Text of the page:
I was 2 years old when everything changed. My father, who was not yet 30, was a rabbi at a synagogue in Budapest. After multiple harassments, he decided with my mother that America would be a much better place to practice freedom of religion and raise a family. My parents told family and friends that we were vacationing in Yugoslavia when, in fact, we had no intention of ever going back. It was 1972 and we were escaping communist Hungary, the threat of imprisonment looming over my parents’ shoulders.
We arrived in the United States a few months later, settling in Brooklyn, N.Y., where my father would learn English and audition as an assistant rabbi at a Reform synagogue. For our part, my sister and I went with the flow, assimilating into American culture. We spent most days like those of our classmates at the Jewish day school we attended. Other days were different; after all, we were the immigrant rabbi’s kids.
Being the rabbi’s son seemed normal, maybe privileged at times. In some ways, I felt like a child star with a couple hundred fans. My father’s congregants doted on me as if I were their own. I attributed this affection to kindness, and probably much of it was. As I grew older, I recognized that part of this behavior was their way to get closer to my father. In some cases, it was to satisfy their natural curiosity about the “Man of God,” who was also a family man, their spiritual leader, marital counselor and adviser.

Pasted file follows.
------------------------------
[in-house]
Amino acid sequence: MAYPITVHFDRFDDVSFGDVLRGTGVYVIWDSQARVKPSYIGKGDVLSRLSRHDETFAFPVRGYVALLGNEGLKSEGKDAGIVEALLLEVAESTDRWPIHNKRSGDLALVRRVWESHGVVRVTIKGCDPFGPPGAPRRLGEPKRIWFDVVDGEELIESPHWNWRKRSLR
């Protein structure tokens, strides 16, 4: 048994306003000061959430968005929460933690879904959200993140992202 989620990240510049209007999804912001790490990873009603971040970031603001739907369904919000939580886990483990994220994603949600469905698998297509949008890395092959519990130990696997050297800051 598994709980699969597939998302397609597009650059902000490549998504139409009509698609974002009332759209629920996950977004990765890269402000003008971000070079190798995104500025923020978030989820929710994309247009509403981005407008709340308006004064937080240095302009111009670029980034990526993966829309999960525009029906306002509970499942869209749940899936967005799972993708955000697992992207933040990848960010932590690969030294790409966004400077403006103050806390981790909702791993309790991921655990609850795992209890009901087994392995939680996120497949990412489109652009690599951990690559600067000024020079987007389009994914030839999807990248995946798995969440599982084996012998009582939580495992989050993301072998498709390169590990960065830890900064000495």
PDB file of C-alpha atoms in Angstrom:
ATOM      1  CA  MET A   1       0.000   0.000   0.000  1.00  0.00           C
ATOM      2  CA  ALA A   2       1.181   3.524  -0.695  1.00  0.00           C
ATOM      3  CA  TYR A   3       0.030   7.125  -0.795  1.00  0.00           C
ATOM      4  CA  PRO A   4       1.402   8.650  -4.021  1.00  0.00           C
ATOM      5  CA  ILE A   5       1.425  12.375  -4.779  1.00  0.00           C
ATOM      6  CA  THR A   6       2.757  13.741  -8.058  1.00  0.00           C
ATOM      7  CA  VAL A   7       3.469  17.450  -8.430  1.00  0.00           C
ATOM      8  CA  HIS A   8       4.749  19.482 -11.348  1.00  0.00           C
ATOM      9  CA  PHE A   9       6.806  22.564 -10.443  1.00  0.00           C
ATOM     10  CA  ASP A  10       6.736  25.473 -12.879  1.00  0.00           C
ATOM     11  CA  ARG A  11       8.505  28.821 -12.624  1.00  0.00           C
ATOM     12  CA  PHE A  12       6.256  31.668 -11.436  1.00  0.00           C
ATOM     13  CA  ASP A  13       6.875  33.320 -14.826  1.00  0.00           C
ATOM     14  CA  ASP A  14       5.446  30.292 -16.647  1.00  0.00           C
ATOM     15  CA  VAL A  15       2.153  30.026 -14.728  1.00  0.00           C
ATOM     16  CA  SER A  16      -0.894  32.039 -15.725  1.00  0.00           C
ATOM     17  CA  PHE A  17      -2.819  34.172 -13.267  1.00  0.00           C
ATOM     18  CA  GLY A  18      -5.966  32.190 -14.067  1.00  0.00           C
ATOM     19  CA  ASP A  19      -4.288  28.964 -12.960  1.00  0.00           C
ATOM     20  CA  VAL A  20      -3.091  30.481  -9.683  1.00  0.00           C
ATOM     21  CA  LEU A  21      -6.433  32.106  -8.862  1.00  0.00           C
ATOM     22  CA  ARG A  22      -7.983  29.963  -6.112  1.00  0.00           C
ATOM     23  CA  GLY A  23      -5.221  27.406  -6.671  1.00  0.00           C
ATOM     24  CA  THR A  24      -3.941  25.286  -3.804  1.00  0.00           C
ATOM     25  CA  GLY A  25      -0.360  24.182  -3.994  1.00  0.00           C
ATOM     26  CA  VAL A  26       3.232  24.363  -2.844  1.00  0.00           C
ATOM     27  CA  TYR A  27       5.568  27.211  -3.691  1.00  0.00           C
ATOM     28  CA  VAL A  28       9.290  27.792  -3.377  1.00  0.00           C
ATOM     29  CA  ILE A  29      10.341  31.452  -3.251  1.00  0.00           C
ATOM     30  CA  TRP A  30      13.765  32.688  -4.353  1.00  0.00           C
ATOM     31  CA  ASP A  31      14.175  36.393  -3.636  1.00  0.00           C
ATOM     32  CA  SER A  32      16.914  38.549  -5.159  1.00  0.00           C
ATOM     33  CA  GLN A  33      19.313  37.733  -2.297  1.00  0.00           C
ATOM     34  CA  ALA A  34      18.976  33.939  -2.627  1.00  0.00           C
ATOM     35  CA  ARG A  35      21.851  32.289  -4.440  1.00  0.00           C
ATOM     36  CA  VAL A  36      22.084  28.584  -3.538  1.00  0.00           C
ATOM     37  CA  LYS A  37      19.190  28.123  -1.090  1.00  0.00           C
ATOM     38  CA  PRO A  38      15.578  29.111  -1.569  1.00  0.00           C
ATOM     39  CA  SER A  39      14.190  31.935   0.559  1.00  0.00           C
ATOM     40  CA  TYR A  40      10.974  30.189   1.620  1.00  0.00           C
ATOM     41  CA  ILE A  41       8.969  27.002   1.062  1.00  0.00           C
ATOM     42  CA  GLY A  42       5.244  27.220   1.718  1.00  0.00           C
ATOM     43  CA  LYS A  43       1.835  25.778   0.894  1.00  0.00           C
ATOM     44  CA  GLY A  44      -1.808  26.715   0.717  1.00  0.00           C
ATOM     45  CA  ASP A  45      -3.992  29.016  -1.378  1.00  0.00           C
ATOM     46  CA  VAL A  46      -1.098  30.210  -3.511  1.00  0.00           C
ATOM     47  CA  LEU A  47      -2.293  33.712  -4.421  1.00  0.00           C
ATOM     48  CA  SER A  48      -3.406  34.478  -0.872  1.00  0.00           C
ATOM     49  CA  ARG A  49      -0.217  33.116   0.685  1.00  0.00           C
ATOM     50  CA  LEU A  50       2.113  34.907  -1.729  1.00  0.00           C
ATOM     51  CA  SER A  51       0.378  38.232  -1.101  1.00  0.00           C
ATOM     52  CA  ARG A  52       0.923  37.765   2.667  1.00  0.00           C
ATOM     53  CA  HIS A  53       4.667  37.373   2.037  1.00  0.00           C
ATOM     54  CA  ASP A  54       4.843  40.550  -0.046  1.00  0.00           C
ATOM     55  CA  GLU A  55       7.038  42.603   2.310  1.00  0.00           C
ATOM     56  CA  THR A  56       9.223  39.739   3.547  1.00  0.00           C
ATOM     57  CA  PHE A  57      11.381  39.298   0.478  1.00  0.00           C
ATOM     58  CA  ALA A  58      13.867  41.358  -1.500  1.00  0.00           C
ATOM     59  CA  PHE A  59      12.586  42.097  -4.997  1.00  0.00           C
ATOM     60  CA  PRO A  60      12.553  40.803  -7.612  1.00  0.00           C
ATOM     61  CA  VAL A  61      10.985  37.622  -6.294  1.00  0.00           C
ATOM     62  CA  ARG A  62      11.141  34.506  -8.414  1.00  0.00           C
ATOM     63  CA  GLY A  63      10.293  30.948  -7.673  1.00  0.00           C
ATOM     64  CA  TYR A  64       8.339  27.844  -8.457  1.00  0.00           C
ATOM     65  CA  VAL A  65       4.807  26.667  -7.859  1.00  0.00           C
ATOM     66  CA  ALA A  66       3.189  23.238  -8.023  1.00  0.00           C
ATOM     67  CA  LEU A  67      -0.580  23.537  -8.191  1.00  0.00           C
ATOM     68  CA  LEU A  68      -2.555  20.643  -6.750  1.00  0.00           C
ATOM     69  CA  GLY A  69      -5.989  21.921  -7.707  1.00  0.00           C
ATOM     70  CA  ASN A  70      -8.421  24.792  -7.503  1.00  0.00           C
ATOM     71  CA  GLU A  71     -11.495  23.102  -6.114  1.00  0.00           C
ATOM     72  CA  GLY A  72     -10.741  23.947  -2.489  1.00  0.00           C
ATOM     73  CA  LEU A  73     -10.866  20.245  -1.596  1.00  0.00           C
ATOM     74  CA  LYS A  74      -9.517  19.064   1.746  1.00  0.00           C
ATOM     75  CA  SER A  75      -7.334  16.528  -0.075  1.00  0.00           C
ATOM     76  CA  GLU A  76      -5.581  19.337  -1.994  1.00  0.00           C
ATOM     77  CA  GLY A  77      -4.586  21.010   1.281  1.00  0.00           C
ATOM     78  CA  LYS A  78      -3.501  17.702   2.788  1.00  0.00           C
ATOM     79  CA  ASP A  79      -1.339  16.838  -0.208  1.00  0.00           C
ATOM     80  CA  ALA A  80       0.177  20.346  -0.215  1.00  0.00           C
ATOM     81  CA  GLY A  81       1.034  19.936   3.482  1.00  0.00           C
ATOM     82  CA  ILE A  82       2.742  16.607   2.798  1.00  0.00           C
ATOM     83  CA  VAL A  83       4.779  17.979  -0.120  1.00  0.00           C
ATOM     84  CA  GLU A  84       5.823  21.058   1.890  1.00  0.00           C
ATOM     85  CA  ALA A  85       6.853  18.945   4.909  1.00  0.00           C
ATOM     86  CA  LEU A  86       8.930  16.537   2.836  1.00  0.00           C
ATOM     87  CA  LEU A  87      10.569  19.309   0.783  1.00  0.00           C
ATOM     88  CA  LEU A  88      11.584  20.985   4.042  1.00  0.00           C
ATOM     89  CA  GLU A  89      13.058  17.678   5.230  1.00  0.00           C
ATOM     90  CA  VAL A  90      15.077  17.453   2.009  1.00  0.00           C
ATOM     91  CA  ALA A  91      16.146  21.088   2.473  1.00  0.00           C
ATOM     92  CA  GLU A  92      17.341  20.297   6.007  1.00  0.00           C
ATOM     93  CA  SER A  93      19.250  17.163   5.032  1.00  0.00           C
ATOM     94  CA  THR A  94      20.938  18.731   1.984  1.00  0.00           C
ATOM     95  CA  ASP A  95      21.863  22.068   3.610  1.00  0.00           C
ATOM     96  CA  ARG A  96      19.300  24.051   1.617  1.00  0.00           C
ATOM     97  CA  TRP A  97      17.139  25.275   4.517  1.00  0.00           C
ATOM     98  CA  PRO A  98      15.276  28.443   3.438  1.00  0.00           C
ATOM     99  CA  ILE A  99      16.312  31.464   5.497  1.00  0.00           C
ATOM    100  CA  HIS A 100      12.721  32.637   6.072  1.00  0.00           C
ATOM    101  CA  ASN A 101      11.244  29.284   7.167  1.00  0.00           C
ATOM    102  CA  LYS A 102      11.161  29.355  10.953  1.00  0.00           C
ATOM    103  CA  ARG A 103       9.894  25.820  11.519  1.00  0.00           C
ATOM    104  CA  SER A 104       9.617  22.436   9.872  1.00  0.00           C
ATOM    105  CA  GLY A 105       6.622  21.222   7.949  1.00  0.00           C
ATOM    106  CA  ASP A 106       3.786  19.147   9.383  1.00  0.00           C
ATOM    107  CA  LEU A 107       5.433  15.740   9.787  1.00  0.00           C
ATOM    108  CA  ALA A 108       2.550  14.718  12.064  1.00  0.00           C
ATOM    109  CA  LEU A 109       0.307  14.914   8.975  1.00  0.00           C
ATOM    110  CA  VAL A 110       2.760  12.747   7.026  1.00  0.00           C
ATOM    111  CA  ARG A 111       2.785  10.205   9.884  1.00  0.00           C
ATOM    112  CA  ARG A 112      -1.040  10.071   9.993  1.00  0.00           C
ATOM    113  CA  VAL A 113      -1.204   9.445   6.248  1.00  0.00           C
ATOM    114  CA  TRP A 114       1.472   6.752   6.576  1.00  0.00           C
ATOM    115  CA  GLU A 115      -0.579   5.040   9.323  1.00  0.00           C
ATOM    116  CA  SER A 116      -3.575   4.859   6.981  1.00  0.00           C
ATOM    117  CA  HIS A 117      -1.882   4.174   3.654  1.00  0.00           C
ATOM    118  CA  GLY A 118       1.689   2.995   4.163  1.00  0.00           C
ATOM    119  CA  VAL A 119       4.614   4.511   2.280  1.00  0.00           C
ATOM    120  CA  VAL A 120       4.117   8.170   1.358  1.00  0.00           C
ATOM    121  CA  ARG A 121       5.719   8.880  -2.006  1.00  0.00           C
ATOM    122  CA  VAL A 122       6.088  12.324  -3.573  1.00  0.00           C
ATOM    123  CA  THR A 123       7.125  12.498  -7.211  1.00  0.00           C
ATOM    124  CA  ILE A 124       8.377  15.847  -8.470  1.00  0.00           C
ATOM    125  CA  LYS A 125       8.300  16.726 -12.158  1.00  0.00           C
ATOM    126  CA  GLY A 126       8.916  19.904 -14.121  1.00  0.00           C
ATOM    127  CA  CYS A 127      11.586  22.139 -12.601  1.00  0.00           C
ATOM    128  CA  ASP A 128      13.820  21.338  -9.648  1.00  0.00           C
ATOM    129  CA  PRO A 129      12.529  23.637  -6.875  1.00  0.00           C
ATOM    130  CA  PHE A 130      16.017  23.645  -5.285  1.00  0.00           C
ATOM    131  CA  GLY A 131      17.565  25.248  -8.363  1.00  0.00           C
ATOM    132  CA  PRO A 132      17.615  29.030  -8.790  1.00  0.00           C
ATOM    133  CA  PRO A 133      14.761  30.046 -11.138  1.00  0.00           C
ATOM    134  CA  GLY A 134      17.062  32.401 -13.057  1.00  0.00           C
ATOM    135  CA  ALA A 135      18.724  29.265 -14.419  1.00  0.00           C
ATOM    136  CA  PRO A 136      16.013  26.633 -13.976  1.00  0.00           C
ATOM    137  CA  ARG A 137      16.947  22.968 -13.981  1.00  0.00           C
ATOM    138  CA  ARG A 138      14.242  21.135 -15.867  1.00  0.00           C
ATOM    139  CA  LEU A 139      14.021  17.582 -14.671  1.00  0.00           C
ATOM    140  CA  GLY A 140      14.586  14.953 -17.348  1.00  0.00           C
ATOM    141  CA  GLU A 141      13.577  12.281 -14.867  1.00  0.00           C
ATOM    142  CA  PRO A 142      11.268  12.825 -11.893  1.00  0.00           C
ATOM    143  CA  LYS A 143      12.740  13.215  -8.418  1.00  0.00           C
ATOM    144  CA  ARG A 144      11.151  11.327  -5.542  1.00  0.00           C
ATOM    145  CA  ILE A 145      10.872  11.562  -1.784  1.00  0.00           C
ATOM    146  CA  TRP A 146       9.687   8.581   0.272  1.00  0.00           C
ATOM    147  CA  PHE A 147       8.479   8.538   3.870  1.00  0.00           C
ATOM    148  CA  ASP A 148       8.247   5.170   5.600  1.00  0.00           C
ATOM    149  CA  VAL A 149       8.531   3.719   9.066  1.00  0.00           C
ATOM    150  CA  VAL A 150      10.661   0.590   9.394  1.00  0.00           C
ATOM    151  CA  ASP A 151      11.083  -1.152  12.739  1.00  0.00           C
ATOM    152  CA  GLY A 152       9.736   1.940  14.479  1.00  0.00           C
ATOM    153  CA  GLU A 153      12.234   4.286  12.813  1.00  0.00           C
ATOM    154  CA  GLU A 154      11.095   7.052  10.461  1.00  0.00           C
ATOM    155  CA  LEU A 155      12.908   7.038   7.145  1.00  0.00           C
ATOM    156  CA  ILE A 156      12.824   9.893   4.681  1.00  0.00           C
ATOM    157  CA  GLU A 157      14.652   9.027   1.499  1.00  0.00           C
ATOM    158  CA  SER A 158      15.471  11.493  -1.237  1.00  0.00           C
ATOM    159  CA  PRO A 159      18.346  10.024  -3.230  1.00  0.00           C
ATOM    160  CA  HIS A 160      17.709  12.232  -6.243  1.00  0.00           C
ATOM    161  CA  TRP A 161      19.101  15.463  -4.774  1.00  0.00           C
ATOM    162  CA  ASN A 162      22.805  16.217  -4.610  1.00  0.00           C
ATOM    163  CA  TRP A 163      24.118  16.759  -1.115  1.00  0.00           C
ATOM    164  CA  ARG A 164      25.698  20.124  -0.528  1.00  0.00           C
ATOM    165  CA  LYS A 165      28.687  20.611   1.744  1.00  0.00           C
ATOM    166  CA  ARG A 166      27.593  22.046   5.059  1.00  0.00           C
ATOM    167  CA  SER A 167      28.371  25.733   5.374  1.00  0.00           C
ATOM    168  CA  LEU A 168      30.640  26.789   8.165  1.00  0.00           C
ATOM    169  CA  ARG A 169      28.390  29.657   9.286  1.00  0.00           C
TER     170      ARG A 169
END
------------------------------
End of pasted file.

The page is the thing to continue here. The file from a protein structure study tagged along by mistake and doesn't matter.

As the son of this complex figure, I felt I had to maintain a certain standard of propriety. In public I was, at best, charming, and at worst, pleasant. I endured the cheek-pinching and intrusiveness of strangers. I wore a suit at temple when my contemporaries wore regular clothes. I sat through services where I was probably the only one under 40.
Jon Raj is the managing partner of Cello Partners, a digital marketing consulting firm in San Francisco. His father, Rabbi Ferenc Raj, was the rabbi at Congregation Beth El in Berkeley from 1995 to 2007. This piece first appeared at Kveller.com.